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Neuberger appeals for more post-Brexit guidance for judges
More clarity is needed for British judges over the status of European case law after Brexit, according to the President of the UK Supreme Court.
In a BBC interview Lord Neuberger, who retires as President at the end of the summer, said that Parliament must be "very clear" about the status of decisions of the EU Court of Justice after exit day. Judges should not be blamed for misinterpretations if the position was unclear.
At present, British courts can ask for rulings from the CJEU on points of European law which they then have to apply to the case before them. They are also bound by the court's case law on EU law.
The Prime Minister has made it a "red line" in the exit negotiations that the CJEU should have no further jurisdiction as regards the UK after exit day, but as EU law is being converted into UK law under the European Union (Withdrawal) Bill, there are provisions in it as to how to treat CJEU decisions.
Clause 6 of the bill states that a UK court or tribunal is not bound by any principles laid down, or any decisions made, on or after exit day by the European Court, and cannot refer any matter to the European Court on or after exit day. It also "need not have regard to anything done on or after exit day by the European Court", but "may do so if it considers it appropriate to do so".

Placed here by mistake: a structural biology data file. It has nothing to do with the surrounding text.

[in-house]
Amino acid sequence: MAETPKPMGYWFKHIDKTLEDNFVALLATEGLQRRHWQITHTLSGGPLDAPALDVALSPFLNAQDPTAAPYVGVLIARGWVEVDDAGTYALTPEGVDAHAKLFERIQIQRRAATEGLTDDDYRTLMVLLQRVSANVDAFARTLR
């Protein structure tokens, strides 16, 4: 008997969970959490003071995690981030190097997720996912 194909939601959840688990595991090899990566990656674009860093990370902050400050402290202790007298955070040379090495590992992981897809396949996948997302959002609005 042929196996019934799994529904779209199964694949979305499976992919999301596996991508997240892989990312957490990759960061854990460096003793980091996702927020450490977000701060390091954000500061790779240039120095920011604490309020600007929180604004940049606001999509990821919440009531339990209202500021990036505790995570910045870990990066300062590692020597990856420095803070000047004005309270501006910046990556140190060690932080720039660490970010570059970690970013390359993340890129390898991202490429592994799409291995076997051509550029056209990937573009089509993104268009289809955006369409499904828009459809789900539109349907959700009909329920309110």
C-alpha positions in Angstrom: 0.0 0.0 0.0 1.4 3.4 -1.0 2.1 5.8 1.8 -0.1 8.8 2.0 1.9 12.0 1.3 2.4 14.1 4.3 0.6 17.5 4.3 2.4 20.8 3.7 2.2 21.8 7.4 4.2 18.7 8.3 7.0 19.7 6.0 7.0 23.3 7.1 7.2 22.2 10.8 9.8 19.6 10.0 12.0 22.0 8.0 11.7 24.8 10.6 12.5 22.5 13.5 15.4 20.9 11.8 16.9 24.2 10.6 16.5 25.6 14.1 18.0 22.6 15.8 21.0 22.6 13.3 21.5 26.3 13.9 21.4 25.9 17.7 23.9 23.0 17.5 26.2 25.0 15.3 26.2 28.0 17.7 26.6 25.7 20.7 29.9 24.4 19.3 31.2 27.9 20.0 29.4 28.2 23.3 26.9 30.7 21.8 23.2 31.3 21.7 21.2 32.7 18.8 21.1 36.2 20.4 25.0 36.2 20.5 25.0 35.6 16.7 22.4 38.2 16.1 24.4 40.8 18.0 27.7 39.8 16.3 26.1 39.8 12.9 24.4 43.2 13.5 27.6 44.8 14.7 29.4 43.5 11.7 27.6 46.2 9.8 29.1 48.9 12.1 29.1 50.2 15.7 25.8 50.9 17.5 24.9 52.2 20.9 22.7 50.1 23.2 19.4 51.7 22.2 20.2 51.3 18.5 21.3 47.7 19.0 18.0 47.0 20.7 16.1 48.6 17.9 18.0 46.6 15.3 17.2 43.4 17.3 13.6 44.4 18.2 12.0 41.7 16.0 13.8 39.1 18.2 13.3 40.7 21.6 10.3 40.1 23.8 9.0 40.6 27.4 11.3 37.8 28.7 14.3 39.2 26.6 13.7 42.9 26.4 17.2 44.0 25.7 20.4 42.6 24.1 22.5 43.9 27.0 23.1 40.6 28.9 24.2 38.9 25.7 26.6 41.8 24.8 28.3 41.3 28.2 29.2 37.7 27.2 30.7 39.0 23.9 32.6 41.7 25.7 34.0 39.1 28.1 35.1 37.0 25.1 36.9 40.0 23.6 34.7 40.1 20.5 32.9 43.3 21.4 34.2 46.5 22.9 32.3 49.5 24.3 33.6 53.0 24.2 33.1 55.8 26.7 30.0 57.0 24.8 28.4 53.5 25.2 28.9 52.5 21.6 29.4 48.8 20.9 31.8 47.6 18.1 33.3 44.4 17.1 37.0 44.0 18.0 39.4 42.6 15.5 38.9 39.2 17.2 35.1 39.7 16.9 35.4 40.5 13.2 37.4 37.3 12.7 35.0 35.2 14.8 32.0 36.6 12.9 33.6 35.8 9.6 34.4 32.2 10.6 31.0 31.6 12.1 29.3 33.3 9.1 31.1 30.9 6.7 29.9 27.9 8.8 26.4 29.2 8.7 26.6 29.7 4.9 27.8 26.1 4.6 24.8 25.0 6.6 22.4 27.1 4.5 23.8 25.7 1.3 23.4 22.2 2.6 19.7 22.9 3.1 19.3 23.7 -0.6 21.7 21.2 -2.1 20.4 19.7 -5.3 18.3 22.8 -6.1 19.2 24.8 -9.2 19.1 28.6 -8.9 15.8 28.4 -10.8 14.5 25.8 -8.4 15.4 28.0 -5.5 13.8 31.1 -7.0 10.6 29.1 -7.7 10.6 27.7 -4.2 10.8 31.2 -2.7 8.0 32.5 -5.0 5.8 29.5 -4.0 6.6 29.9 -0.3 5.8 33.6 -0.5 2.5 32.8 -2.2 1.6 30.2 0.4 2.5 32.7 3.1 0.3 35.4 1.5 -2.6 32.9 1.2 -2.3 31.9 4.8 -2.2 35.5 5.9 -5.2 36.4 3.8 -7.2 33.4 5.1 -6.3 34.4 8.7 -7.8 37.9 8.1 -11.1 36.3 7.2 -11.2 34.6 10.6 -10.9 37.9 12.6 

Lord Neuberger said his main concern was about post-Brexit rulings of the CJEU. "If the UK Parliament says we should take into account decisions of the ECJ then we will do so.
"If it says we shouldn't then we won't. Basically we will do what the statute says."
He commented that if the Government "doesn't express clearly what the judges should do about decisions of the European Court after Brexit, or indeed any other topic after Brexit, then the judges will simply have to do their best. But to blame the judges for making the law when Parliament has failed to do so would be unfair".
A Government statement said: "We have been clear that as we leave the EU, the direct jurisdiction of the European Court of Justice in the UK must come to an end.
"However, we want to provide maximum certainty so the Repeal Bill will ensure that for future cases, UK courts continue to interpret EU-derived law using the ECJ's case law, as it exists on the day we leave the EU."